Memory and Language 43: 508-529.

[5] Bates, E., Elman, J., Johnson, M., Karmiloff-Smith, A., Parisi, D., & Plunkett, K. (1998).
Innateness and emergentism. In W. Bechtel & G. Graham (Eds.), A companion to cognitive
science (pp. 590-601). Oxford: Basil Blackwell.

[6] Lakoff, George. 1993. The contemporary theory of metaphor. In Andrew Ortony (Ed.)
Metaphor and thought (2nd edition). Cambridge: Cambridge.

[7] Gibbs, R., J. Bogdanovich, J. Sykes, and D. Barr. (1997). Metaphor in Idiom Comprehension.
Journal of Memory and Language 37, 141 – 154 (1997)

[8] Casasanto, D. & Boroditsky, L. (2008). Time in the Mind: Using space to think about time.
Cognition (106), 579–593.

[9] Matlock, T. (2004). Fictive motion as cognitive simulation. Memory & Cognition, 32, 1389-

[10] Boroditsky, L. (in press). Linguistic Relativity. Encyclopedia of Cognitive Science. MacMillan

      Supplementary: Majid, A., Bowerman, M., Kita, S., Haun, D. & S. Levinson (2004). Can
language restructure cognition? The case for space. Trends in Cognitive Sciences, 8(3), 108-114.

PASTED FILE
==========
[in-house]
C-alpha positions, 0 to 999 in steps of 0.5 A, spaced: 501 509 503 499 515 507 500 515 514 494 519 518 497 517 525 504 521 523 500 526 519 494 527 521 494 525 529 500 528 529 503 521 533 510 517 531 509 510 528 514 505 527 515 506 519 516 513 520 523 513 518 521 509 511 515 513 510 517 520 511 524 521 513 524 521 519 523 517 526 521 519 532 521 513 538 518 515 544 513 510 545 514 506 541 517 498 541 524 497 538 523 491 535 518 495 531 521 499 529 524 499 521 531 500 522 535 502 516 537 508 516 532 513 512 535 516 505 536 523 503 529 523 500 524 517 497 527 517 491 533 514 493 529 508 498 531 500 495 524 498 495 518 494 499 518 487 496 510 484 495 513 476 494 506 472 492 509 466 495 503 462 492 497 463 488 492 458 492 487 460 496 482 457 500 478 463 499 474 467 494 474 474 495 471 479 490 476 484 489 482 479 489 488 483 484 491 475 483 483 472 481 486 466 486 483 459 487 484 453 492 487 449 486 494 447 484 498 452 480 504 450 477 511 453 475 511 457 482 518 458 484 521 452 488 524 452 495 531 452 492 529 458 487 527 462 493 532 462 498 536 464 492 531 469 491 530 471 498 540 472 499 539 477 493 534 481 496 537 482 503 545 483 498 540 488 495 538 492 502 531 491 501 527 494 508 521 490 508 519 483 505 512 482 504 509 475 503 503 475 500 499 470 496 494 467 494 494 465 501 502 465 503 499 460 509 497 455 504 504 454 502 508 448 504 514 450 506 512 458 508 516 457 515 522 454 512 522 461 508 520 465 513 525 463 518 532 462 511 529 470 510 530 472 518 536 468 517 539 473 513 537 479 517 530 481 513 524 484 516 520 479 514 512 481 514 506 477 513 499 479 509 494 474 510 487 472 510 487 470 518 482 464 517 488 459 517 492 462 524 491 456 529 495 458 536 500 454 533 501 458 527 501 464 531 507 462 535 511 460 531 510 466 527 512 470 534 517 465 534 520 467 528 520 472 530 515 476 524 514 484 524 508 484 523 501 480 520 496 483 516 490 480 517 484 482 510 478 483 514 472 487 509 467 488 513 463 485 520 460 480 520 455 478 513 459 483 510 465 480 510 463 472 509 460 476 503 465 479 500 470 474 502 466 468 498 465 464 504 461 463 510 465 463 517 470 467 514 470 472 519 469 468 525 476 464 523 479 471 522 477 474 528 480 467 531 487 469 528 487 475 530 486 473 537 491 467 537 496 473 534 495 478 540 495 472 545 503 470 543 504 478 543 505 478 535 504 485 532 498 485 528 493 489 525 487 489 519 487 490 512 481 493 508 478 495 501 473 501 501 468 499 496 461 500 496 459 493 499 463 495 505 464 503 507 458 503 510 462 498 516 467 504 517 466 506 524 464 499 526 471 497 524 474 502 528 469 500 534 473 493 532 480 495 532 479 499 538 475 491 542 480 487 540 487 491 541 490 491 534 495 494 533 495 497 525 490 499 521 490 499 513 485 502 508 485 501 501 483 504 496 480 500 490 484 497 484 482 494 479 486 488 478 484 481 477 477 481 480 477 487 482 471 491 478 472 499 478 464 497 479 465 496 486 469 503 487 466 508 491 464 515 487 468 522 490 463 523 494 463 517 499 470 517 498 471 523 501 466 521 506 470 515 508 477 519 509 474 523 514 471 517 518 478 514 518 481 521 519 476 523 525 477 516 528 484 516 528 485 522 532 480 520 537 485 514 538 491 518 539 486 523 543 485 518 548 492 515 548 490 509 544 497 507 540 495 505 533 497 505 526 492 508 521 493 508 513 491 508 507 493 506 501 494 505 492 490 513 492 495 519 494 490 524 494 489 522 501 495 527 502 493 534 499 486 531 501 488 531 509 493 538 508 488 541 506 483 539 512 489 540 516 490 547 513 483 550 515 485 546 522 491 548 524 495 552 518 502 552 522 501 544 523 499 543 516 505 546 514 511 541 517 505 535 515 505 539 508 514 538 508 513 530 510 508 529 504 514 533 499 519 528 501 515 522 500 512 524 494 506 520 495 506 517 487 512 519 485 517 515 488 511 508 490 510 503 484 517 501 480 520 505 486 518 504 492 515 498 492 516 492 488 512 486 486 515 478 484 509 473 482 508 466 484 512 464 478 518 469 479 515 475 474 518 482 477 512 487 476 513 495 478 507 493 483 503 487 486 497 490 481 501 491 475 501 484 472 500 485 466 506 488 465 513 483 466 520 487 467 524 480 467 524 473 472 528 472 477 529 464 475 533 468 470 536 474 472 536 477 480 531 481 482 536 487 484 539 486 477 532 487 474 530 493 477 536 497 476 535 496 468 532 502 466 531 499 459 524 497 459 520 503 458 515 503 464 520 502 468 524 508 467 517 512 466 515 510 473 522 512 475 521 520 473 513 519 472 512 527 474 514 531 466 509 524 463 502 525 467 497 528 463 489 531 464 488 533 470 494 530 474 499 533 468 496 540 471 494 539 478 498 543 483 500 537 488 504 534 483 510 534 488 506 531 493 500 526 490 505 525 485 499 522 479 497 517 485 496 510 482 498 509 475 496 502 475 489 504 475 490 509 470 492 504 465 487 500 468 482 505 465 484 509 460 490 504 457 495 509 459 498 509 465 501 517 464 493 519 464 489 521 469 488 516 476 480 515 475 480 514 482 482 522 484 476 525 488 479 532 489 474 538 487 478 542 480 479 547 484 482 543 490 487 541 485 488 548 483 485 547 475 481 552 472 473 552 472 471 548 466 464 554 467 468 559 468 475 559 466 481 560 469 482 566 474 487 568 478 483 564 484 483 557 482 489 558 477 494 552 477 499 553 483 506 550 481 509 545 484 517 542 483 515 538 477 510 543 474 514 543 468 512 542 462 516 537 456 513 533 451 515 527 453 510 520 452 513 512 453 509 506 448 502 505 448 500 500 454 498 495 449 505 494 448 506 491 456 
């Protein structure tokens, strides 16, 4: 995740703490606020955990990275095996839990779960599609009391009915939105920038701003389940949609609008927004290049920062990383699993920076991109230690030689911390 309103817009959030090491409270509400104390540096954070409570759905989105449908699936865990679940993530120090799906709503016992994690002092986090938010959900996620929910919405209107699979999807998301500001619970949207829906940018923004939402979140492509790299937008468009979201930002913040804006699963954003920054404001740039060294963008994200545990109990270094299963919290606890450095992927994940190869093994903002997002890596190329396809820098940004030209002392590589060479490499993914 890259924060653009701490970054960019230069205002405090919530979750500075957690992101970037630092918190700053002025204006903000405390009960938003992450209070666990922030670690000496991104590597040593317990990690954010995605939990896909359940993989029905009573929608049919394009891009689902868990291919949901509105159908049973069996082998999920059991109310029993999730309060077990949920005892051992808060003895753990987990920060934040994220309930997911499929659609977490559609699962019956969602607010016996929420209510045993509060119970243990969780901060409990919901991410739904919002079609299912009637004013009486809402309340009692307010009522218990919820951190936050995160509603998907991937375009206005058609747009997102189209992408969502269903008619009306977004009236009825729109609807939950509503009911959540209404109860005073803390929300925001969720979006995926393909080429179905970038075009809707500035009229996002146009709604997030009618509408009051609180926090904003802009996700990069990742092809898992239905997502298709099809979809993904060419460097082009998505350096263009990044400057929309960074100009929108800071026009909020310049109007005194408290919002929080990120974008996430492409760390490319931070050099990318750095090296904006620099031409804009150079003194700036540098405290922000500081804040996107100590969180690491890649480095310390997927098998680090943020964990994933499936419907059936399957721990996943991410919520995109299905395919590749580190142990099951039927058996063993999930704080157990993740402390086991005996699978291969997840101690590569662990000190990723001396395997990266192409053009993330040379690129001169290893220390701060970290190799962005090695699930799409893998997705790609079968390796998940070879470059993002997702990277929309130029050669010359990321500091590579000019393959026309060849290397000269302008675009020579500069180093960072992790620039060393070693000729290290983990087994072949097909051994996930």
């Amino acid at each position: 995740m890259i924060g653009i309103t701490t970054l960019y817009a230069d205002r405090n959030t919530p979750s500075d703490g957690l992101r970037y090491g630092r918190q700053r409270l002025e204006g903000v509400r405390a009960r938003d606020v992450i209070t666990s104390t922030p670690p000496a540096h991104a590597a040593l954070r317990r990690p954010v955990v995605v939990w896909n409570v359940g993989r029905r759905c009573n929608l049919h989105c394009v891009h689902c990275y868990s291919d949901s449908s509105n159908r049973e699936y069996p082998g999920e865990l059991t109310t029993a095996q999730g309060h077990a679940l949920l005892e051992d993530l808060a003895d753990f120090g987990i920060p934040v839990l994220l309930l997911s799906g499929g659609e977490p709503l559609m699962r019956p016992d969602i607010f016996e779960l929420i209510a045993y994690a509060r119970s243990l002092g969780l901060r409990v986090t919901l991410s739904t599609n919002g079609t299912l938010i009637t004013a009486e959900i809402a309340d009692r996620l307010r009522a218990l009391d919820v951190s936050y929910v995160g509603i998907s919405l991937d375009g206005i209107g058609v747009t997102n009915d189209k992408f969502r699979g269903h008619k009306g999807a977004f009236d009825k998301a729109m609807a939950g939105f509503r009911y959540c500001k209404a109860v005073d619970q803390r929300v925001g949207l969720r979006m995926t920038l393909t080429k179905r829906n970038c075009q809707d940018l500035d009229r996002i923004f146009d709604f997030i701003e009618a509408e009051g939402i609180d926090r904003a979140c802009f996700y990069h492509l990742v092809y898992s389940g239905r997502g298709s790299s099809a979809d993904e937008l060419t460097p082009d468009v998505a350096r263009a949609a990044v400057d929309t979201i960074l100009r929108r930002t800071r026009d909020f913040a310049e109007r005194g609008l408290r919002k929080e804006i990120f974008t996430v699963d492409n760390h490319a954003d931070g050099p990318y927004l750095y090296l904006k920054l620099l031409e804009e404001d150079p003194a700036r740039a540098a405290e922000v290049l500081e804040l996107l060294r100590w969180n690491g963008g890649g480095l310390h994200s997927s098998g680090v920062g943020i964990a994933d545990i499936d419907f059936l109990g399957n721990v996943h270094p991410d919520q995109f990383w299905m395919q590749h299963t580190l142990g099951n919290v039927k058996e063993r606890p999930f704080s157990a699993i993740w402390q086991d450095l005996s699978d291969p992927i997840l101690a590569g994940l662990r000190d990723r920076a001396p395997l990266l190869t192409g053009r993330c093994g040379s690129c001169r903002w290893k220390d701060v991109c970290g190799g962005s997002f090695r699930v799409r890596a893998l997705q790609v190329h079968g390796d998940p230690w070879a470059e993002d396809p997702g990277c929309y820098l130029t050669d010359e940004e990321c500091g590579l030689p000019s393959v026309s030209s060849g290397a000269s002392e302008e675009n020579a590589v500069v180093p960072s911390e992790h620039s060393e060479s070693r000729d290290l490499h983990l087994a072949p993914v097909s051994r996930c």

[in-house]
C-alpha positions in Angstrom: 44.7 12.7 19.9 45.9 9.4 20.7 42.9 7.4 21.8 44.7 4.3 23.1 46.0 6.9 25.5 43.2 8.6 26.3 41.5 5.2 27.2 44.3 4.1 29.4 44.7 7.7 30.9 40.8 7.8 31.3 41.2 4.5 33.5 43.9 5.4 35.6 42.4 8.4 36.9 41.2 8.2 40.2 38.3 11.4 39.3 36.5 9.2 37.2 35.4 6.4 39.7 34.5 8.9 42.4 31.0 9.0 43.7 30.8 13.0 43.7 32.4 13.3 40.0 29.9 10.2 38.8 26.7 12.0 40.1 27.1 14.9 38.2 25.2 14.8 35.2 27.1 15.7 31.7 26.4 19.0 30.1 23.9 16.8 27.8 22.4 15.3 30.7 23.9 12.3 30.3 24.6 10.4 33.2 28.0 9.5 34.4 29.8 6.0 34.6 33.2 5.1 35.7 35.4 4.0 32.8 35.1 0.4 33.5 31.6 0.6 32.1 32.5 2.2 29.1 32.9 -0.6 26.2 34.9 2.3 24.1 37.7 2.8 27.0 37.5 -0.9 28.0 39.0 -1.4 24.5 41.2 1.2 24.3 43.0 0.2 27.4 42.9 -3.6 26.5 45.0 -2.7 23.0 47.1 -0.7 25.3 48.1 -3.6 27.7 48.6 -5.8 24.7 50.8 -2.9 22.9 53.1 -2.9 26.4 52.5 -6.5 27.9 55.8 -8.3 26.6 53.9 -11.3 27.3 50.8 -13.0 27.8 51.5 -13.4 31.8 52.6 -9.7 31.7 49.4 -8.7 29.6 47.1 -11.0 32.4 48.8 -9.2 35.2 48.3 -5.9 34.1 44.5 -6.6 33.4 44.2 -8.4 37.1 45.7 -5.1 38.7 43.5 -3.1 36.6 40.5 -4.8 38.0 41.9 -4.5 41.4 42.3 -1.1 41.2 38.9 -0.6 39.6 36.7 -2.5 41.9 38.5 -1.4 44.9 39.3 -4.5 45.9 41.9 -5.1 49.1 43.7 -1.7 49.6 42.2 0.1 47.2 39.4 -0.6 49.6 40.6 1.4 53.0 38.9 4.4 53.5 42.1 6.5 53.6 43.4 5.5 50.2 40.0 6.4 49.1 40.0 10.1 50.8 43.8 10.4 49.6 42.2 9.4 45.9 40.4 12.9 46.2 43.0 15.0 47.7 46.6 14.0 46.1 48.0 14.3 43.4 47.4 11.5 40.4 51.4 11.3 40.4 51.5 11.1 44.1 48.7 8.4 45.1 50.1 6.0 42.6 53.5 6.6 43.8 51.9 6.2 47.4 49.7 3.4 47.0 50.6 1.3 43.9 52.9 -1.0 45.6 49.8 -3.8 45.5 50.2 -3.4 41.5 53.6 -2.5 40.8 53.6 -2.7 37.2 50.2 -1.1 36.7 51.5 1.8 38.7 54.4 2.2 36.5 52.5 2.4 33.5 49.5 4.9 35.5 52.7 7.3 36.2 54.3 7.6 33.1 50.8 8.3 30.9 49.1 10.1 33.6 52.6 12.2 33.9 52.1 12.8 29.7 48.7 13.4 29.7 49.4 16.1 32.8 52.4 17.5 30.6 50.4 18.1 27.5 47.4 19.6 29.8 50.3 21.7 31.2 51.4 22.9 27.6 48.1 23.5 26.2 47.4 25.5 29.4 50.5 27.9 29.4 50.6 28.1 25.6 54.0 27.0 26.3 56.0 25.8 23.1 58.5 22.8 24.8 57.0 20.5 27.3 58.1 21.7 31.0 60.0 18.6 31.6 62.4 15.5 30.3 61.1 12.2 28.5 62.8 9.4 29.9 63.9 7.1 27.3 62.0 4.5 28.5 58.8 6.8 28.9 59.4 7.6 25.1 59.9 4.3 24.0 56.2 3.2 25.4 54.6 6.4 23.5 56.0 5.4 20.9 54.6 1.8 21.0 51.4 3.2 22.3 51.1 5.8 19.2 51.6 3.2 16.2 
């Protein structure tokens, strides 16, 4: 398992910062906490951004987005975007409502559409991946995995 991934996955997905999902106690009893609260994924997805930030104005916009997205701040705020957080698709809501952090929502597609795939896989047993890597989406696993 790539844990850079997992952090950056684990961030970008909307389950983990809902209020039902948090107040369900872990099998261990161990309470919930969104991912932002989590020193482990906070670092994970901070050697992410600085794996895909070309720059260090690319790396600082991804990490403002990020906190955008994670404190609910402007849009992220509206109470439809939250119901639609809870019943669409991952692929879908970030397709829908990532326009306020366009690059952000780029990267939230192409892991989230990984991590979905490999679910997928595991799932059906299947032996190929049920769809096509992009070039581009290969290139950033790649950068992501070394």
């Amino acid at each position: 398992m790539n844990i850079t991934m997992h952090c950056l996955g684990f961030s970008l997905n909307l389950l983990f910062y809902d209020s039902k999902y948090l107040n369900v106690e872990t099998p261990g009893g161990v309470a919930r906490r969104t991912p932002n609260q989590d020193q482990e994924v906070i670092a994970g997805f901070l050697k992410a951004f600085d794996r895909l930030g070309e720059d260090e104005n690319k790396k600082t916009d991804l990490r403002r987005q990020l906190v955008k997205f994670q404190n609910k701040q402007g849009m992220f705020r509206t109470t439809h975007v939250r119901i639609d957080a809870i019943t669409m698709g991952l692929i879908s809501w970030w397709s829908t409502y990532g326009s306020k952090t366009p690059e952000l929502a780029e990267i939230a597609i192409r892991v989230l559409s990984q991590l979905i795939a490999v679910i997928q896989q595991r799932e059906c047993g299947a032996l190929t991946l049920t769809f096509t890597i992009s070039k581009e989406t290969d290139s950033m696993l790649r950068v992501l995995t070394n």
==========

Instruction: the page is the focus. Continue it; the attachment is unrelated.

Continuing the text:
[11] Li, P., Abarbanell, L., Papafragou, A., & Gleitman, L. (2011). Spatial reasoning in Tenejapan
Mayans. Cognition, 120, 33-5.

     Supplementary: Li, P., & Gleitman, P. (2002). Turning the tables: Language and spatial
reasoning. Cognition, 83, 265-294.

[12] Boroditsky, L., Fuhrman, O., & McCormick, K. (2010). Do English and Mandarin speakers
think differently about time? Cognition.

     Supplementary: Boroditsky, L., Schmidt, L., & Phillips, W. (in press). Sex, Syntax, and
Semantics. To appear in Gentner & Goldin-Meadow (Eds.,) Language in Mind: Advances in the
study of Language and Cognition.

[13] Maass, A., & Russo, A. (2003). Directional bias in the mental representation of spatial events:
Nature or culture? Psychological Science, 14, 296 –301.
     Supplementary: Ting Ting Chan and Benjamin Bergen. 2005. Writing Direction Influences
Spatial Cognition. In Proceedings of the Twenty-Seventh Annual Conference of the Cognitive